Latin America Regional Recap: January and February

Crowell & Moring’s Latin America Practice publishes a Regional Recap each month to highlight some of the most relevant news and trends from the region impacting international trade and investment.
To learn more about each of the below topics, please click here.

  • Major trend: Battling Systematic Corruption
  • Venezuela: A Storm of Political Uncertainty
  • Brazil: Changing Old Ways
  • PROSUR: Colombia Paving a New Path
  • Mexico: A “Free Zone”
  • Nicaragua: Dialogue 2.0?
  • Cuba: A Potential Tsunami of Litigation

For more information, contact: Cari Stinebower, David Baron, Eduardo Mathison, Alexandra Solórzano, Rebecca Toro Condori

OFAC Enforcement Action: Do You Know What Your Subsidiaries Are Doing?

On February 14, 2019, the Office of Foreign Assets Control (OFAC) announced it had assessed a civil monetary penalty of over $5.5 million dollars against AppliChem GmbH (AppliChem) of Darmstadt, Germany (a company that manufactures chemicals and reagents for the pharmaceutical and chemical industries) for 304 violations of the Cuban Assets Control Regulations, 31 C.F.R. part 515 (CACR). Specifically, OFAC determined that between May 2012 and February 2016, after it had been purchased by a U.S. company and come within the jurisdiction of the U.S. sanctions on Cuba, AppliChem sold chemical reagents to Cuba. 19 C.F.R. § 515.201.

A. The U.S. Company’s Merger and Acquisition Due Diligence Team Successfully Identified the Cuban Sanctions Issue.

On January 1, 2012, Illinois Tool Works, Inc. (ITW), a company based in Glenview, Illinois, acquired AppliChem. In December 2011, during its merger and acquisition due diligence, ITW discovered references to countries subject to U.S. economic and trade sanctions on AppliChem’s website. That same month, ITW told AppliChem it would be required to cease all Cuban transactions after it was acquired. ITW then incorporated AppliChem into its Reagents Division, and allowed AppliChem’s former owners to stay on as manager-employees. On January 12, 2012, the General Manager of ITW’s Reagents Division sent AppliChem’s former owners a memorandum explaining ITW’s guidelines for complying with U.S. sanctions, including the CACR.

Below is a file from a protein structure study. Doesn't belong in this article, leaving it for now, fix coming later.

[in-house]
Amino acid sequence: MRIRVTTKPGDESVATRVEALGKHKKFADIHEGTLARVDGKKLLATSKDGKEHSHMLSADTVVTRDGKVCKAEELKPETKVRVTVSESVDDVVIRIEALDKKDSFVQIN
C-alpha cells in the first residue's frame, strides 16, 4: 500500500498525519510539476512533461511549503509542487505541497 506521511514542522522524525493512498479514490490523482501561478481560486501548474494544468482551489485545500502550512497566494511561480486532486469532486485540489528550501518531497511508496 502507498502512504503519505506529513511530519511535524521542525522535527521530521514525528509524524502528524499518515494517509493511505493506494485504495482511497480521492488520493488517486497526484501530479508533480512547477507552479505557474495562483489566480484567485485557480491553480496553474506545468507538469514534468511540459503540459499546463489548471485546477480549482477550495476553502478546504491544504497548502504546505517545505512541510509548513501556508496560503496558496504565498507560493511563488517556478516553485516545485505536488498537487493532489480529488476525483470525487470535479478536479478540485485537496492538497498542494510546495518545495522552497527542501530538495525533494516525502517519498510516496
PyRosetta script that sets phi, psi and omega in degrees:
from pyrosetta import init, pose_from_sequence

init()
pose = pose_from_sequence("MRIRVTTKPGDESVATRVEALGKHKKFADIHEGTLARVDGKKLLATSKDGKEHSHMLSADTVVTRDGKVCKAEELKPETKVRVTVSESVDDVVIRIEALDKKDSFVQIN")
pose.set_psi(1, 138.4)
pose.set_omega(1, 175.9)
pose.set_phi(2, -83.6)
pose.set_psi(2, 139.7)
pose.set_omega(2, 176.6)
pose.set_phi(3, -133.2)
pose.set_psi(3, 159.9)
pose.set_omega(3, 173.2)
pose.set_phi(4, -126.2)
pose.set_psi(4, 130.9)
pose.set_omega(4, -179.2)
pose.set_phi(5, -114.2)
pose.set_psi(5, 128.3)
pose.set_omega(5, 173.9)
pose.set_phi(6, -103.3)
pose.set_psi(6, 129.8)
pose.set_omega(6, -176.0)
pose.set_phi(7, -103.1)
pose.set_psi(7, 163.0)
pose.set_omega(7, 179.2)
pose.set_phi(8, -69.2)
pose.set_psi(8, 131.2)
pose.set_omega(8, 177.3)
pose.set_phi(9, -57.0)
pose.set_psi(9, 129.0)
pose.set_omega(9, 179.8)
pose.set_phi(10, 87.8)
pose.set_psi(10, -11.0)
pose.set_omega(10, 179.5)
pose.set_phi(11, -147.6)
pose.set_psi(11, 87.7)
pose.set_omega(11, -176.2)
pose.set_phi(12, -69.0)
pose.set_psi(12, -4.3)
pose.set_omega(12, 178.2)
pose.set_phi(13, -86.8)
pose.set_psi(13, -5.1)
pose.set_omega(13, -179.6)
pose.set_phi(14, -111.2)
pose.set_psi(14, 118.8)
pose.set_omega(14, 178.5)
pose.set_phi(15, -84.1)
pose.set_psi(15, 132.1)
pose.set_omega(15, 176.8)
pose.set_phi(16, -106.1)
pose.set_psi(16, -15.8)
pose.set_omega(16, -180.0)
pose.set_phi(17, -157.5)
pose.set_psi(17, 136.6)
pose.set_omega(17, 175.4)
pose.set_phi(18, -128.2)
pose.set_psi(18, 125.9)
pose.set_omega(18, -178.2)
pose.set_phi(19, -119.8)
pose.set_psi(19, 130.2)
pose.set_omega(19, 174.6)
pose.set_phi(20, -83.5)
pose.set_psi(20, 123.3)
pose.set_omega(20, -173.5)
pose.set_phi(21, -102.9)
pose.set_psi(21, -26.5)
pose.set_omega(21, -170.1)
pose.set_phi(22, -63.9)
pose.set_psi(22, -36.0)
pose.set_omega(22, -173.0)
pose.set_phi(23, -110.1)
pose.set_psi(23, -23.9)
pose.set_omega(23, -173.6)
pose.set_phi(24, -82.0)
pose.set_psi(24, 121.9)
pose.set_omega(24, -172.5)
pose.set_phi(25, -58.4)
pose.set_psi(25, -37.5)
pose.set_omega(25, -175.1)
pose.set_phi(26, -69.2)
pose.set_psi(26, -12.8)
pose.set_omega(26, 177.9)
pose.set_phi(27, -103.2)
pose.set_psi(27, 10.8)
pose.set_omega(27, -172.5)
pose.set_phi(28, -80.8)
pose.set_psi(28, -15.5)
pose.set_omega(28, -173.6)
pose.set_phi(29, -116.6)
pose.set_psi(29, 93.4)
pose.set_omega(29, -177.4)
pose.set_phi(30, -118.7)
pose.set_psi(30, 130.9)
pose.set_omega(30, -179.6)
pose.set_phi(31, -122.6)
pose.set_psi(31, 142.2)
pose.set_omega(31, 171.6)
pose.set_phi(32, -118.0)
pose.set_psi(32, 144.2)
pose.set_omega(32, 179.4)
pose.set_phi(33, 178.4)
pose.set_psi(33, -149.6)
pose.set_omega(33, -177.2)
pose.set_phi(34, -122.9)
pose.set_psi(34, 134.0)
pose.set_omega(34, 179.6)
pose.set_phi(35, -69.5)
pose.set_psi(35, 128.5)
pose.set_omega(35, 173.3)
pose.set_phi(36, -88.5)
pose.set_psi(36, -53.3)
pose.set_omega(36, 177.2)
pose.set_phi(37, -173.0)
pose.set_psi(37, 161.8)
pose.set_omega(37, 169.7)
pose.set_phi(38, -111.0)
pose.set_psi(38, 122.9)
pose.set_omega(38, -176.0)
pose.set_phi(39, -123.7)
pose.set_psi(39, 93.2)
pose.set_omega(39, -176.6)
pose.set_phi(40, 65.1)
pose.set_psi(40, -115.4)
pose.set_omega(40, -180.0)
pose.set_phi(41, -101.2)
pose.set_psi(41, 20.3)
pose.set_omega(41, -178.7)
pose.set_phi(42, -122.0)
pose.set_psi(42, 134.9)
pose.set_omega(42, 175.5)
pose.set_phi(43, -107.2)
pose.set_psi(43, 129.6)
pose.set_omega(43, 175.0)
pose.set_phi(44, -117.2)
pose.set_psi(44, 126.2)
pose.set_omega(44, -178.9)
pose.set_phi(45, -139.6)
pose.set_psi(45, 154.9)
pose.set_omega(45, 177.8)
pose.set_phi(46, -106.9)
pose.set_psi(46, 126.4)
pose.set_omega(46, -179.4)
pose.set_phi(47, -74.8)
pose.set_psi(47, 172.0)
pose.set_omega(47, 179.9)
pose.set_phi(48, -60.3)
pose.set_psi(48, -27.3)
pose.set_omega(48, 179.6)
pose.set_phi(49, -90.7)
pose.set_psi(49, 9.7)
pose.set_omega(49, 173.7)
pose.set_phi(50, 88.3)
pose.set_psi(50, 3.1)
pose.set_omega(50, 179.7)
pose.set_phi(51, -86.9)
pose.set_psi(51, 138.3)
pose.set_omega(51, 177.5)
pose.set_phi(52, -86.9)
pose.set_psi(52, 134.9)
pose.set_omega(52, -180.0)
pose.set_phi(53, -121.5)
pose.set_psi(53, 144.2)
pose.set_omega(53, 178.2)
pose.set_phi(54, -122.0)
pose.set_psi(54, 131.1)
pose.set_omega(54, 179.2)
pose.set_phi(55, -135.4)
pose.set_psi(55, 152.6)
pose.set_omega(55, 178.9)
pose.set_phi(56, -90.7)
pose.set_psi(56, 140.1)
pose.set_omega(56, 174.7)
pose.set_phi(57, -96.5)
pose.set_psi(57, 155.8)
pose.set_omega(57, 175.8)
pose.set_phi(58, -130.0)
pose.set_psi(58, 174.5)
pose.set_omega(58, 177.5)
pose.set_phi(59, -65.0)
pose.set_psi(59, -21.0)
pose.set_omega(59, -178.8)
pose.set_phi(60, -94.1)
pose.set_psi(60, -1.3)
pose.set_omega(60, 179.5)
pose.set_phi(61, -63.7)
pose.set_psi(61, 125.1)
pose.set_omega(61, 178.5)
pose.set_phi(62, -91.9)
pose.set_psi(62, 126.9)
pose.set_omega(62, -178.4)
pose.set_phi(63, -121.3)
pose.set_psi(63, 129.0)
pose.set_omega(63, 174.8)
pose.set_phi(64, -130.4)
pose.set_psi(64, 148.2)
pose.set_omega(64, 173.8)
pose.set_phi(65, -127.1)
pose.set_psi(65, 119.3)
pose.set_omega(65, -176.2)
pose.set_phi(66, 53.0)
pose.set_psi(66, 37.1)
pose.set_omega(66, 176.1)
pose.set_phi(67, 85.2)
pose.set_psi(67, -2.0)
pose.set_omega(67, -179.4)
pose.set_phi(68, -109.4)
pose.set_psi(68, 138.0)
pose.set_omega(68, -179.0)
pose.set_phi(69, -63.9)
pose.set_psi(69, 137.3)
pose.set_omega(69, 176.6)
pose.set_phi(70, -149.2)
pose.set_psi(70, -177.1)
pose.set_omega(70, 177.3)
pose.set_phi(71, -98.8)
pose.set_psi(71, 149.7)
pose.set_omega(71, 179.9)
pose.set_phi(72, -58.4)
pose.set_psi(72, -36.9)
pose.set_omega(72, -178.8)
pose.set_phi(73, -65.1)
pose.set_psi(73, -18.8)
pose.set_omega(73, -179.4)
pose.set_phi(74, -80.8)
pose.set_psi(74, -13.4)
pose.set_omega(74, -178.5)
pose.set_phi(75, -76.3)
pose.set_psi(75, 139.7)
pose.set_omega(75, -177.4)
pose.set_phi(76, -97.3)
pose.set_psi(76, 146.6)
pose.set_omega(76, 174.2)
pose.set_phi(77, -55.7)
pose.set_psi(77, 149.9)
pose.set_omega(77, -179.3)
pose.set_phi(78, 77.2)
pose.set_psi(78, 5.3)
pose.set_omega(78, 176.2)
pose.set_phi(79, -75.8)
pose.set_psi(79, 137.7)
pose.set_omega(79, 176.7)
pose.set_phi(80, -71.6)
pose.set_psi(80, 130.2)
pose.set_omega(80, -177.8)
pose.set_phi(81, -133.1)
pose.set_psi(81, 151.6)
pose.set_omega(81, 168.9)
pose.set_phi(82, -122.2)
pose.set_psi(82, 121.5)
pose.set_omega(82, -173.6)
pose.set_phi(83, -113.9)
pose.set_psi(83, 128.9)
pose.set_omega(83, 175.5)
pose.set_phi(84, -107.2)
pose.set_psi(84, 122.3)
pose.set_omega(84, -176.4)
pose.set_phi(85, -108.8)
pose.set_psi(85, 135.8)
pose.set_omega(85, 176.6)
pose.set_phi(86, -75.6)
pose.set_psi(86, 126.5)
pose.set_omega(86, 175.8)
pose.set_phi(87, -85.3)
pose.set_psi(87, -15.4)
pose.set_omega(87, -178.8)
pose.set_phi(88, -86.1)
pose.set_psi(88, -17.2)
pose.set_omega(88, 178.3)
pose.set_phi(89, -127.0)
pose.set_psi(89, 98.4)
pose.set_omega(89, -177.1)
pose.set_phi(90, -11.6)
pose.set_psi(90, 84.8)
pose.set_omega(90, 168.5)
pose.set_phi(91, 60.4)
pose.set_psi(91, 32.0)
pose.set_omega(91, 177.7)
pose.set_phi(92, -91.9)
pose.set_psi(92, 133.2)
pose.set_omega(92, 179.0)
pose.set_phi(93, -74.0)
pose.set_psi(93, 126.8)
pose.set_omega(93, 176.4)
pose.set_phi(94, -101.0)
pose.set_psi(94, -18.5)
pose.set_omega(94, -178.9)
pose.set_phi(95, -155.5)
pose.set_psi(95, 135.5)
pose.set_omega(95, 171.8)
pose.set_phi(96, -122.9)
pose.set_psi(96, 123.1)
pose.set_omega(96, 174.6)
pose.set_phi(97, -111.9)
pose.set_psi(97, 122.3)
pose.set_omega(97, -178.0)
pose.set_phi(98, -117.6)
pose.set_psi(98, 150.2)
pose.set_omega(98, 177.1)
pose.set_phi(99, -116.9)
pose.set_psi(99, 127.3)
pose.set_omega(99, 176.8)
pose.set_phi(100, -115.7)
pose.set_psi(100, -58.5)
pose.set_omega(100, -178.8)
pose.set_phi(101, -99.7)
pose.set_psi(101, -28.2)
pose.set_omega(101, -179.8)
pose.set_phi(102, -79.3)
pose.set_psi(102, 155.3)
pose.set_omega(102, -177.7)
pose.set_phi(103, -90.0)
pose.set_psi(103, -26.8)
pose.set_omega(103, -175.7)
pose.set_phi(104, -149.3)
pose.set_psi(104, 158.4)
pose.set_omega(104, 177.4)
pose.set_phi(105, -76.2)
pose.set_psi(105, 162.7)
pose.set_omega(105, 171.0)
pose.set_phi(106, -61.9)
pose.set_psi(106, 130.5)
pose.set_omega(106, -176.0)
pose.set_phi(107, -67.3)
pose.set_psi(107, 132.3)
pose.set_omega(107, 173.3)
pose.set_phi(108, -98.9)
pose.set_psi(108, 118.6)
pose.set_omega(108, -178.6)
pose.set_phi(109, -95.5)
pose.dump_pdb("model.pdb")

B. Willful Evasion by the Non-U.S. Entity and Persons Working for It.

However, despite these warnings, AppliChem continued to complete and collect on existing orders with Cuba under pre-acquisition contracts. Upon discovering AppliChem’s continued Cuban business, ITW’s European legal department sent a third warning to AppliChem’s former owners on April 5, 2012 to immediately cease all sales to Cuba.

In late January 2016, an anonymous report was made through ITW’s ethics helpline. The call alleged that AppliChem had continued making sales to Cuba through an intermediary company in Berlin, Germany. ITW began a full investigation, which revealed that AppliChem’s former owners had continued AppliChem’s Cuba business by creating a scheme that concealed this business from ITW after having been specifically told by ITW to cease Cuban sales.

Rather than ceasing sales to Cuba as directed by ITW, between February 2012 and April 2012, AppliChem designed and implemented what it called the “Caribbean Procedures” (whereby Cuba was referred to by the code word “Caribbean”), which made sure that no documents mentioning Cuba would be prepared or retained by AppliChem in connection with its continued business with the country. Pursuant to the Caribbean Procedures, AppliChem engaged an external logistics company and an independent hazardous materials consultant to prepare the necessary shipping documents and hazardous materials declarations, which previously had been handled internally.